Inernational Paper-Temple Inland deal gets U.S. antitrust OK

MEMPHIS, Tenn. – International Paper Co. won U.S. antitrust approval to acquire rival Temple-Inland Inc on the condition that they divest three mills that make paper for corrugated boxes, the U.S. Justice Department said on Friday.

Without the divestitures, the combined company would have had control of 37 percent of the North American capacity for containerboard, which is used to make corrugated boxes, the department said.

Under a consent decree, Temple-Inland will sell its mills in Waverly, Tenn., and Ontario, Calif., and International Paper will divest either its mill in Oxnard, Calif., or one in Henderson, Ky.

“With the mill divestitures, the transaction can proceed and American consumers and businesses across the country can be assured that competition is preserved in this important industry that is vital to the U.S. economy,” said Sharis Pozen, the acting head of the Justice Department’s antitrust division.

Temple-Inland agreed to be acquired in September after International Paper sweetened its offer to $3.7 billion.

International Paper blasts Temple’s ‘unrealistic price expectations’

NEW YORK ― Corrugated packaging producer Temple-Inland Inc. advised its shareholders on Monday to reject a $3.3 billion hostile takeover offer from International Paper Co., saying the bid undervalues its assets.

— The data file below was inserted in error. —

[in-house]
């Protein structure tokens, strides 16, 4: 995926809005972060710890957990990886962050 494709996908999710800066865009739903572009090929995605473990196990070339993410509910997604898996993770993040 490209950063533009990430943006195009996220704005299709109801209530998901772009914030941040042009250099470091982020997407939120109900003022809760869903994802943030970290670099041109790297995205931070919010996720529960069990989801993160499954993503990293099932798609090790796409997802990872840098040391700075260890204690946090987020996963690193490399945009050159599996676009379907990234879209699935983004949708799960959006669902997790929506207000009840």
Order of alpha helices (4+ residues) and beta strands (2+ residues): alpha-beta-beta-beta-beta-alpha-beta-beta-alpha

IP took its $30.60-per-share offer directly to Temple’s shareholders last week after the company rebuffed its friendly, unsolicited offer last month.

Monday’s widely expected move by Temple-Inland’s board is just advisory.

Shareholders of Temple-Inland are free to do as they wish, but its board can use a “poison pill,” which lets a company increase its total share count at a discount to ward off a potential takeover.

Corrugated packaging, which is used to make shipping boxes, sells for razor-thin profits. If ultimately successful in the buyout, International Paper will be able to consolidate pricing power and extract higher profits for its own shareholders.

“The Temple-Inland board is unanimous in its belief that the offer grossly undervalues Temple-Inland and its prospects, including its position as the return-on-asset leader in the corrugated packaging industry,” Temple-Inland CEO Doyle Simons said in a statement.

IP responded by saying its offer is fair and well above where Temple’s shares sat before the bid was publicly announced.

“We believe Temple’s Board has unrealistic price expectations, and they continue to be unwilling to engage in meaningful negotiations or discussions,” IP spokesman Tom Ryan said.

In morning New York Stock Exchange trading, shares of IP were down 2 percent at $29.26, while Temple-Inland fell 0.9 percent to $31.16.